Indeed Bob needn’t worry about Untold Dylan and our venture to review all of his songs because even when we’ve reviewed the remaining four 21st century songs and the rest of the Basement Tapes materials, even then we won’t have finished, because there are those recordings of very early songs around, some of which Bob maybe composed – and I need to check that everything from those CDs and ensure everything from the original Bootleg triple album has been covered.
Plus I think we have to say, for a man who has given us so much pleasure through his creative work, when I write negatively of “a period of writing some songs based around other people’s lyrics and melodies plus a period of nothing much at all, makes it seem like things are running down a bit” – that is just me being greedy. I’d love there to be more original work, but that is just me, and the excitement I can feel each time a new Dylan CD arrives through the post.
In some ways this current situation is not all bad; what I don’t think any of us want is for Bob to release a collection of songs newly written, but which really are not at his normal level. For anyone who has ploughed through the whole collection of reives mentioned on this site must surely have noted that aside from the works of genius there are a few songs which leave one wondering why the sketch on the back of a napkin scribbled in a hotel bar actually turned into a recording.
Of course one might hope that someone close to Bob might one day persuade him to listen again to the recording of “To Fall in Love with You”. Maybe they can slip him a note that says that in the past year on this site the review of that song is the second most accessed article on the entire site. Only “Hard Rain” has had more page views in the 12 months to 18 August 2017.
And as a side issue, in case you are interested, here is the list of the most read song reviews in the past 12 months – and I would add that there is a huge gap in readership between the top two and the rest. “To Fall in Love with You” has had twice as many reads as “Tangled.”
- Hard Rain’s a gonna fall
- To fall in love with you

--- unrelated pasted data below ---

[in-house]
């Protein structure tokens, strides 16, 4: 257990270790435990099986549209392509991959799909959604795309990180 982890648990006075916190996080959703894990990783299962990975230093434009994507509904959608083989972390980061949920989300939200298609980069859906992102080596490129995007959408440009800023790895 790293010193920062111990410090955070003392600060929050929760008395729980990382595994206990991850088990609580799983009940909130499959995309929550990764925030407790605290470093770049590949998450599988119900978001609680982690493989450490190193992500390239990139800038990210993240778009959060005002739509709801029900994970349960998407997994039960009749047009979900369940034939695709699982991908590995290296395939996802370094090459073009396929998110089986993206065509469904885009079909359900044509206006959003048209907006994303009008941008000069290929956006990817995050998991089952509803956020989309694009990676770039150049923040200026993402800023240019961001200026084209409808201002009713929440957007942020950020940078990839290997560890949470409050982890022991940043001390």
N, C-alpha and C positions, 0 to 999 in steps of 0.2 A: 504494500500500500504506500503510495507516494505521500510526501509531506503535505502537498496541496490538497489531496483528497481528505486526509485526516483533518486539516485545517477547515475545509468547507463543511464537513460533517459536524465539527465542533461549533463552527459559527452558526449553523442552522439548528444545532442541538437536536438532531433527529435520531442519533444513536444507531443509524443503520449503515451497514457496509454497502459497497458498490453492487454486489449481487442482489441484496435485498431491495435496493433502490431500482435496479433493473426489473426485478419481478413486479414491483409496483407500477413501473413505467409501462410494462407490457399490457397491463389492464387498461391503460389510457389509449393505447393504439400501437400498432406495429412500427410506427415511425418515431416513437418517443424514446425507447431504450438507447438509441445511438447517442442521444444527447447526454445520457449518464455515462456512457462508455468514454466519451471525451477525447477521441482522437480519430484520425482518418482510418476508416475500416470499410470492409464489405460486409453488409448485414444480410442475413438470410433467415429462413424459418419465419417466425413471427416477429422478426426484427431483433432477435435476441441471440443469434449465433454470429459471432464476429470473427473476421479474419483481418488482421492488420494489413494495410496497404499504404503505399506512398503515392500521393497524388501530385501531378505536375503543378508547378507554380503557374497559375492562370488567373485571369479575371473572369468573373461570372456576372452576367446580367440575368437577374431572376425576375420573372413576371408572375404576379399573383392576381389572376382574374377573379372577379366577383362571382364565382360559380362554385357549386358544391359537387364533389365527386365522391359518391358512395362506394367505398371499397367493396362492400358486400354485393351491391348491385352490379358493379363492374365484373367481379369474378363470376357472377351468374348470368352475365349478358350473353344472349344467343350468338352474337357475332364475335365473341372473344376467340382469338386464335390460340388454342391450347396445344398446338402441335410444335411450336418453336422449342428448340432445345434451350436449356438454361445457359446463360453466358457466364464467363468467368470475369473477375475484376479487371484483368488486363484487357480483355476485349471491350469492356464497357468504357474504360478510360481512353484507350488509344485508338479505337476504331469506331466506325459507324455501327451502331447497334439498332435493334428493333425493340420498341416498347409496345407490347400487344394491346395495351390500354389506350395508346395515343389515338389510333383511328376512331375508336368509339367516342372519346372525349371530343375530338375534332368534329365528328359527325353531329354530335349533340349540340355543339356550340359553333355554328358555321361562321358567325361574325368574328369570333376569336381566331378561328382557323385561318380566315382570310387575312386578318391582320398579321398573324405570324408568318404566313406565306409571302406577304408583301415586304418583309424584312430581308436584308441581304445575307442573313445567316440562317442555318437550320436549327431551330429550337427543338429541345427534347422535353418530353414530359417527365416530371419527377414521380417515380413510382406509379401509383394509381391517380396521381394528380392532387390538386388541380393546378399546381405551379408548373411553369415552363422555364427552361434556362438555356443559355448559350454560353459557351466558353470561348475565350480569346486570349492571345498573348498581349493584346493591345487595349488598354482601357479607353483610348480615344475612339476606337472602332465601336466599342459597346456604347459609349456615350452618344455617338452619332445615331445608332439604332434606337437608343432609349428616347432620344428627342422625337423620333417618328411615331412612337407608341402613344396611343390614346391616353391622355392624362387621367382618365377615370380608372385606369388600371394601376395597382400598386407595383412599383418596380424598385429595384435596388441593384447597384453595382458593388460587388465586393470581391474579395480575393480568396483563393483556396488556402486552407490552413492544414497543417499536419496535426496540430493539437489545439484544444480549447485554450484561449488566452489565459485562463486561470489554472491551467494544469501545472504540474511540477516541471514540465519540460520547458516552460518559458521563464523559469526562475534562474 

- Tangled up in blue.
- The times they are a changin
- Make you feel my love
- Visions of Johanna
- I shall be released
- Farewell Angelina
So maybe Bob could go back to “To fall in love with you” and complete the lyrics – it would be a sure fire hit. (And of course then I could claim that he’d read the notion here and that would keep us going for a bit longer, arguing that one through.
But looking at the gap this time around between today and the last time Bob released an album of his original compositions, and looking at how things have worked in the past, I have a feeling matters have indeed come to an end.
However I can’t be 100% sure, and if we are to get one or more new Dylan songs in the months or years ahead I think this is most likely to happen in one of these ways:
1: Bob does some more taking of ideas from novels, film scripts and other people’s songs, weaving the ideas into something new – although with the danger that Bob himself has highlighted of just coming up with a set of random lines.
2: Another film request comes along which Bob finds interesting. After all, films have produced some remarkable Dylan work over the years, not least “Things have changed” and “Tell Ol Bill”.
3: Bob finds another song writer he can work with and the power and energy to write more songs comes from the two co-writers each keeping the other on track.
It has to be one or more of those three I suspect. If not, I really do think the list of Bob Dylan compositions that we have is most likely to be more or less complete.
You can see the list of Dylan compositions in the order in which they were written through these five indexes:
- Dylan songs of the 1960s
- Dylan songs of the 1970s
- Dylan songs of the 1980s
- Dylan songs of the 1990s
- Dylan songs of the 21st century
What else is on the site
- 1: Over 400 reviews of Dylan songs. There is an index to these in alphabetical order on the home page, and an index to the songs in the order they were written in the Chronology Pages.
- 2: The Chronology. We’ve taken all the songs we can find recordings of and put them in the order they were written (as far as possible) not in the order they appeared on albums. The chronology is more or less complete and is now linked to all the reviews on the site. We have also recently started to produce overviews of Dylan’s work year by year. The index to the chronologies is here.
- 3: Bob Dylan’s themes. We publish a wide range of articles about Bob Dylan and his compositions. There is an index here. A second index lists the articles under the poets and poetic themes cited – you can find that here.
- 4: The Discussion Group We now have a discussion group “Untold Dylan” on Facebook. Just type the phrase “Untold Dylan” in, on your Facebook page or follow this link
- 5: Bob Dylan’s creativity. We’re fascinated in taking the study of Dylan’s creative approach further. The index is in Dylan’s Creativity.
- 6: You might also like: A classification of Bob Dylan’s songs and partial Index to Dylan’s Best Opening Lines